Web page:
Corey Long thegrio.com
(Photo: AP News)

One of the most memorable photos of last year’s Charlottesville protest was that of a young man lighting an aerosol can on fire to keep armed white supremacists at bay.

That community activist’s name is Corey Long and he was among those arrested in the aftermath of the violent protests last August. Long, 24, was convicted of disorderly conduct for using the improvised flamethrower on the raging racists on Friday. Long was sentenced to 360 days, with all but 20 suspended.

As white supremacists filed out on August 12, 2017, Baltimore Ku Klux Klan leader Richard Preston pointed his gun at Long, who was outside of the park. Long was holding the homemade flamethrower with his arm extended.

“I thought [Long] was going to be shot and killed,” witness Frank Buck said. “I then heard the gunshot.”

He says he saw the bullet hit the ground near Long’s feet. Long, unfazed, kept the flame lit. Defense attorney Jeroyd Greene said Long had been spit on and called racial slurs that day, and that Long first sprayed his aerosol can without lighting it. He only lit it when he perceived a threat, which doesn’t make a case for disorderly conduct, the attorney argued.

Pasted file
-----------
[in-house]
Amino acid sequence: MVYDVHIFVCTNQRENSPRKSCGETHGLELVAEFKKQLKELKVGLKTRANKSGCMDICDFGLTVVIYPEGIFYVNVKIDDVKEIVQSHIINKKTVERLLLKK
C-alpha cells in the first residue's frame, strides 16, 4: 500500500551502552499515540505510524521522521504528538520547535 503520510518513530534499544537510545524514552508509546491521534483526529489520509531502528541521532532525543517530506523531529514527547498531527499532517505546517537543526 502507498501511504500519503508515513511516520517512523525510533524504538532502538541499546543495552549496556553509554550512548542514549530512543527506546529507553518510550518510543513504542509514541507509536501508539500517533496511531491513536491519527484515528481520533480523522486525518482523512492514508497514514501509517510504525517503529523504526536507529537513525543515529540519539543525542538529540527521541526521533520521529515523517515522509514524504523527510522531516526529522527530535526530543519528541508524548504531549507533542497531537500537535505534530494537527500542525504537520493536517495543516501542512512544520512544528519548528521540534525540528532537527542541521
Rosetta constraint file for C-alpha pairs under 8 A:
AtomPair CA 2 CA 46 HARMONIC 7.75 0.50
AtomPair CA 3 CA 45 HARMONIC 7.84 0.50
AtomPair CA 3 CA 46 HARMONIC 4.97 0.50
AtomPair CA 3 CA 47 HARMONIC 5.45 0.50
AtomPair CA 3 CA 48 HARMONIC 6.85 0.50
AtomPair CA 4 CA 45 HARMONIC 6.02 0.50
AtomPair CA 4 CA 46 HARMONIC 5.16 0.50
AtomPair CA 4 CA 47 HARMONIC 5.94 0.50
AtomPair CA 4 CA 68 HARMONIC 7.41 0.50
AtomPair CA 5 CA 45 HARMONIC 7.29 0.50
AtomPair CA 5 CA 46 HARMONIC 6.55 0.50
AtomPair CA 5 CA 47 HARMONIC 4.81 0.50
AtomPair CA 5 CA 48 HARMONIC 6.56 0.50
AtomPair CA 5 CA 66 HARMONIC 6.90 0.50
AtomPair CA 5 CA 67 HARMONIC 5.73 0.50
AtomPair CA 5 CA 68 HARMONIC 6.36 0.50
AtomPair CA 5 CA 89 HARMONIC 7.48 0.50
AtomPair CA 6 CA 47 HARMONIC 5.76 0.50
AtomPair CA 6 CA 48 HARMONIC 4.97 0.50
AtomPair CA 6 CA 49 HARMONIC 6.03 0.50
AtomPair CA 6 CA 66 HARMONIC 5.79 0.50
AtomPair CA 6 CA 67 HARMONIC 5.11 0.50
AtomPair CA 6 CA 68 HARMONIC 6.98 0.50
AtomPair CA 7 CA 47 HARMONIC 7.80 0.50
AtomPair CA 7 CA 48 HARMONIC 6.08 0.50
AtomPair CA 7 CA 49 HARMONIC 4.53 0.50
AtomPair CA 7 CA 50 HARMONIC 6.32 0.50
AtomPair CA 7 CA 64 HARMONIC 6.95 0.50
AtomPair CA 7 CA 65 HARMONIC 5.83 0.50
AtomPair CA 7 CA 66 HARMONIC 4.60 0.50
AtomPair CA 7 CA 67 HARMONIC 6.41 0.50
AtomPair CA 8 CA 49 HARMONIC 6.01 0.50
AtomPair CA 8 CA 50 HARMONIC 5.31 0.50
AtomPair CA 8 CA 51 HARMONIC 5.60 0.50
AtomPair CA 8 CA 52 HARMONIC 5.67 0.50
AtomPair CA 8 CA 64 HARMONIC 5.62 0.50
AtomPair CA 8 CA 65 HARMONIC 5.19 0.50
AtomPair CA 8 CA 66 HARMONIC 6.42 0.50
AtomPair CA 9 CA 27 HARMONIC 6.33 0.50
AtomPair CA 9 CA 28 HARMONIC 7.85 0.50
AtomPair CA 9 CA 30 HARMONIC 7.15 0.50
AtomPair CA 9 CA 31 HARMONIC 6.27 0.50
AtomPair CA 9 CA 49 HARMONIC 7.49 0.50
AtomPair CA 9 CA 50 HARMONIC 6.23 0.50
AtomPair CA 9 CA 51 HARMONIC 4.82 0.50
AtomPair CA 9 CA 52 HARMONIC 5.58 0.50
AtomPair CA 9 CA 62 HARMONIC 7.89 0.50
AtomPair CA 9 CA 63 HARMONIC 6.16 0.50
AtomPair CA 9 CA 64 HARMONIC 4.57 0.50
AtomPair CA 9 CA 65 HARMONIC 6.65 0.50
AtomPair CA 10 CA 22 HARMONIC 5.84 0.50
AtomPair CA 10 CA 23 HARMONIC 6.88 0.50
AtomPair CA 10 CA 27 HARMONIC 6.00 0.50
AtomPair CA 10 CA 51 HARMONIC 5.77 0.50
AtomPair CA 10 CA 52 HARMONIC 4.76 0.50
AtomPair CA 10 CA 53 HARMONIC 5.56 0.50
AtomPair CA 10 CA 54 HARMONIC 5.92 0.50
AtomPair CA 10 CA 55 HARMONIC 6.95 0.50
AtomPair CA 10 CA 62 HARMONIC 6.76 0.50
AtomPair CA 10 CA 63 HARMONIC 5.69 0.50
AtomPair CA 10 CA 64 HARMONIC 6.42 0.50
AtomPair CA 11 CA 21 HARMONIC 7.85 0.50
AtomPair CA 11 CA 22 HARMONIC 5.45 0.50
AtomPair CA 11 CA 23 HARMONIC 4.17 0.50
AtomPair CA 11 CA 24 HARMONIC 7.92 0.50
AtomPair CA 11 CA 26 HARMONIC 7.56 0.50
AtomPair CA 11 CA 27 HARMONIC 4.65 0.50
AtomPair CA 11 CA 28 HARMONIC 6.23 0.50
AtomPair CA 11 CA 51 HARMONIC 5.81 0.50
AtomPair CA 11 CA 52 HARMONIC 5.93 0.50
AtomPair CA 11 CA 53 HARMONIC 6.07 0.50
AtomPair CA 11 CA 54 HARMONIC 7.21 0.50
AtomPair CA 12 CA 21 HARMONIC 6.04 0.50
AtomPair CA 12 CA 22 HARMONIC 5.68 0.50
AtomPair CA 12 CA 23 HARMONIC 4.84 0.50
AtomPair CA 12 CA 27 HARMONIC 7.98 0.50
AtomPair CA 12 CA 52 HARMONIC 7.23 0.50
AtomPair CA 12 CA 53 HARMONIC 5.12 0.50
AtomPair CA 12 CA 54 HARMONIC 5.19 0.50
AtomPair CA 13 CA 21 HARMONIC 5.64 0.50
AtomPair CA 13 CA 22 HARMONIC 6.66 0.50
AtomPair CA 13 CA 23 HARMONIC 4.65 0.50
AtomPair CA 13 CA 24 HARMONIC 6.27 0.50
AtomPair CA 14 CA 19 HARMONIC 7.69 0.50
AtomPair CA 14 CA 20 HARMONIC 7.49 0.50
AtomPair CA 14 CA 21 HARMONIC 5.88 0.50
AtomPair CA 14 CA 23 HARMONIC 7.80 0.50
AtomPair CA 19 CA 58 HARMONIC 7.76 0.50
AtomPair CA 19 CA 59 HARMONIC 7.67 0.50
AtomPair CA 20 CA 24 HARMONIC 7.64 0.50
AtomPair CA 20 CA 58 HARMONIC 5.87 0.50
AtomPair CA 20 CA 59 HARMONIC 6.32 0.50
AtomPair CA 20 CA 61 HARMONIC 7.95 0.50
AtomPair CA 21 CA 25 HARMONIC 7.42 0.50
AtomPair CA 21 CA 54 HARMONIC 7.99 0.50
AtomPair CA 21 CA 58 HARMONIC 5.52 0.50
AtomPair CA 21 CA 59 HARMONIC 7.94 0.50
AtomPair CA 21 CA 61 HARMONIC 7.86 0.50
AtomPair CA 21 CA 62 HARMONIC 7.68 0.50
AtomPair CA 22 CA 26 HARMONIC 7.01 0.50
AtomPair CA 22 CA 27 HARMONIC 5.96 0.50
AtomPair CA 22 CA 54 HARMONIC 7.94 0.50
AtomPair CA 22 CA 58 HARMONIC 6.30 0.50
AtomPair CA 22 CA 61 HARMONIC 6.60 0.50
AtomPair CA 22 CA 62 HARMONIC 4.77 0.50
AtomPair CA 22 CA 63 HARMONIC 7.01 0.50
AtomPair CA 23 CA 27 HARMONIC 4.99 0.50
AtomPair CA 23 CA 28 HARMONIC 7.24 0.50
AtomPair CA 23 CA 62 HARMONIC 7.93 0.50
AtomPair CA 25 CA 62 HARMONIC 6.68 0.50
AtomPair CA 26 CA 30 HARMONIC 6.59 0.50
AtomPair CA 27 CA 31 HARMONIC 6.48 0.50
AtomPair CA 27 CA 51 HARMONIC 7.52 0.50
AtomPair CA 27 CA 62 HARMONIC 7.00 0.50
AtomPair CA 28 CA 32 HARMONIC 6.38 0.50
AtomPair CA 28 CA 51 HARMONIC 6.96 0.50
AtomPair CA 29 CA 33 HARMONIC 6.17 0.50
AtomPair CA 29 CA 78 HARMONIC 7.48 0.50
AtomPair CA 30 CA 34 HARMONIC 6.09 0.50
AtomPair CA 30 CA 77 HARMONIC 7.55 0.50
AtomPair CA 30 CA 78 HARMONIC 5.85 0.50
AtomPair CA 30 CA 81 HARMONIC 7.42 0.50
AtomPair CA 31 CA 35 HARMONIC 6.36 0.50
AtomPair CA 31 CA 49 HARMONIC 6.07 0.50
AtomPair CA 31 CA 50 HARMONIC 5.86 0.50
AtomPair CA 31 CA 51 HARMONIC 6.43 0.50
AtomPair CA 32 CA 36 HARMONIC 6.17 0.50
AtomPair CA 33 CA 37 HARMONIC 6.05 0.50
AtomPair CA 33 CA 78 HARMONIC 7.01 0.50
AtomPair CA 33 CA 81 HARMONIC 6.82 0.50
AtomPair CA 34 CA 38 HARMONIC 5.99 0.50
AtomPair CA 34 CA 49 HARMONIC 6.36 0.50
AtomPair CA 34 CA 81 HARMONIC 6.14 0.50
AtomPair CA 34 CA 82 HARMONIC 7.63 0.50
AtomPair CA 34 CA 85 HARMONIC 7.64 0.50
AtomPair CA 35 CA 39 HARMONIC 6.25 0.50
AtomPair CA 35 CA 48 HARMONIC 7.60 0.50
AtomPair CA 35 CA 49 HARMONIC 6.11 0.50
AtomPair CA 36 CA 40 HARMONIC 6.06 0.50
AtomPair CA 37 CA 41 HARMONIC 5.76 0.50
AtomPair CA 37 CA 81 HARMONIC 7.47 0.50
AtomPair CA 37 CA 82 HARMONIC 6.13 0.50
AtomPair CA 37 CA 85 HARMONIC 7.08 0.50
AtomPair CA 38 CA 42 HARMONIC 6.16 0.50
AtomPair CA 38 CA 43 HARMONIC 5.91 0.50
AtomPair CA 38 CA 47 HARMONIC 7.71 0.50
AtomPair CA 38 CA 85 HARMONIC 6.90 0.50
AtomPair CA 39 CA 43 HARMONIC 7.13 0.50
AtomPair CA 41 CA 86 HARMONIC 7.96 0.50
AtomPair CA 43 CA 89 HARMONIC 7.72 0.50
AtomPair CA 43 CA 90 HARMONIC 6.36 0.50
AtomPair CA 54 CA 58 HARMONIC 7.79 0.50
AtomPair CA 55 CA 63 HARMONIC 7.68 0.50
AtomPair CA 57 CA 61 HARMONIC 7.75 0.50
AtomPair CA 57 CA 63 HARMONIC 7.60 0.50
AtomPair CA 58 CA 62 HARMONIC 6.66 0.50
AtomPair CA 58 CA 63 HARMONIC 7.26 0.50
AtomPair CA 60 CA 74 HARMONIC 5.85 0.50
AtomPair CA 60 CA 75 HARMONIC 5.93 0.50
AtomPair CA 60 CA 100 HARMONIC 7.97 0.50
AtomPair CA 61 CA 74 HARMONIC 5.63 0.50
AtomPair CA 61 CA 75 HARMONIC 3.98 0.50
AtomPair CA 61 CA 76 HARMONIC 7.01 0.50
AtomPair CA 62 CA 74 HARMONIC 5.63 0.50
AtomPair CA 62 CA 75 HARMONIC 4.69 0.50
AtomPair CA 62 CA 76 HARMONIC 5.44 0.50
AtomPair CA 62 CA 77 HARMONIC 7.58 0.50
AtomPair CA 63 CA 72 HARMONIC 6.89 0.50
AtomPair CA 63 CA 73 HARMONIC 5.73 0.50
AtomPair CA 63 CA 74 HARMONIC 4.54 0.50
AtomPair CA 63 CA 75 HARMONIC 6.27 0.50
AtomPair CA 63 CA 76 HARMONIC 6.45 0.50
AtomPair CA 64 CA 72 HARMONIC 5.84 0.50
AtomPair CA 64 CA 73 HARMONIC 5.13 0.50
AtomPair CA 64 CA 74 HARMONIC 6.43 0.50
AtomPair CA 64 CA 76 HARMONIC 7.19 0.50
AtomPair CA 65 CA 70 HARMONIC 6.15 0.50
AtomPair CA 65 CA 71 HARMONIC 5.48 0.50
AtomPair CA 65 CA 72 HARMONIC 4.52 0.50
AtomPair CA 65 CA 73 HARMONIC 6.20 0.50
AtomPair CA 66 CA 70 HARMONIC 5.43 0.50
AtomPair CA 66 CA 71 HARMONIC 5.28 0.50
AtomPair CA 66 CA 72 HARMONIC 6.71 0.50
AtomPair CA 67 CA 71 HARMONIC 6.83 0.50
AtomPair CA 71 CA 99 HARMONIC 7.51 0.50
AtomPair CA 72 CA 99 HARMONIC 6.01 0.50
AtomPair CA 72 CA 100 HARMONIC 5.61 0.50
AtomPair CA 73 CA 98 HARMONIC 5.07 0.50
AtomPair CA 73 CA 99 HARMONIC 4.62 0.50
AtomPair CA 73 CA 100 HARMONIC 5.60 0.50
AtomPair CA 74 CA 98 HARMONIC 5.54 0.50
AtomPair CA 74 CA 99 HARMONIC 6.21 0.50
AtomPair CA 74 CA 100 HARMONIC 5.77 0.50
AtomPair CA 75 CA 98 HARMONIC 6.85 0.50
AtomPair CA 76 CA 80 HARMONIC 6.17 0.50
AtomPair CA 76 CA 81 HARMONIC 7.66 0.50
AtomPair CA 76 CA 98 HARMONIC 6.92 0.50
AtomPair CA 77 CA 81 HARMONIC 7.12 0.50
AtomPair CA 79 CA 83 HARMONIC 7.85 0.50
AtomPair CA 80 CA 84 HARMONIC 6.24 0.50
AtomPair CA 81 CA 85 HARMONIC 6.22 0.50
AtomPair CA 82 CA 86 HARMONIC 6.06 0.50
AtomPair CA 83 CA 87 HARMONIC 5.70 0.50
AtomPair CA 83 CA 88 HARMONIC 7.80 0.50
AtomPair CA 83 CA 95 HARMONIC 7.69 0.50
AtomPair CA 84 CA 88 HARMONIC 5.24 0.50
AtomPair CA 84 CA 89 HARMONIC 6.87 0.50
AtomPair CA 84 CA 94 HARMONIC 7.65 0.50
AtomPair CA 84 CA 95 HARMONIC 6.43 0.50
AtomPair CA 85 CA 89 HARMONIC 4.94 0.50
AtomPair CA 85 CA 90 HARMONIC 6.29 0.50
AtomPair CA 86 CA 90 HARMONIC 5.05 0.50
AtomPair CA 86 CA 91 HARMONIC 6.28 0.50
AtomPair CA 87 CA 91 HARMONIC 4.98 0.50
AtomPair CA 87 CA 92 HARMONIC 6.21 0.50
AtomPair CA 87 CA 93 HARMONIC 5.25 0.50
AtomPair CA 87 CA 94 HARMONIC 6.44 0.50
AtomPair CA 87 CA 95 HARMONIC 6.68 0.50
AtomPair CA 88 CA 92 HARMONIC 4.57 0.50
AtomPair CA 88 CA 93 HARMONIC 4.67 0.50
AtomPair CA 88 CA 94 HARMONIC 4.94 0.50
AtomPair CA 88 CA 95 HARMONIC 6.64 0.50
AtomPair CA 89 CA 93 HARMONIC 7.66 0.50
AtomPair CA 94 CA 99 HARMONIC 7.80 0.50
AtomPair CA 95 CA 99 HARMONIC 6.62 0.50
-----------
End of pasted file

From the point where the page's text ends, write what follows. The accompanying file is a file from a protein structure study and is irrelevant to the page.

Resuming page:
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“I lit the can because he wouldn’t get out of my presence,” Long told the judge.

For his part, Long wasn’t too pressed about the sentence.

“It is what it is,” Long told Charlottesville Weekly. “It’s no sweat.”

In Virginia, inmates with good behavior only serve half of their sentenced time for misdemeanor charges, so Long will likely be incarcerated for 10 days.

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“Corey Long was and is and remains a hero,” said Malik Shabazz, president of Black Lawyers for Justice, to cheers from the dozens of community activists who showed up in support of Long. “Corey Long did nothing wrong.”

Shabazz told Long they’ll be the “proudest days you will serve in your life,” and reminded him and the crowd that Martin Luther King Jr. was also arrested and convicted.

On May 9, Preston pleaded no contest to discharging a firearm within 1,000 feet of a school, a class 4 felony that carries a maximum sentence of 10 years and fine up to $100,000.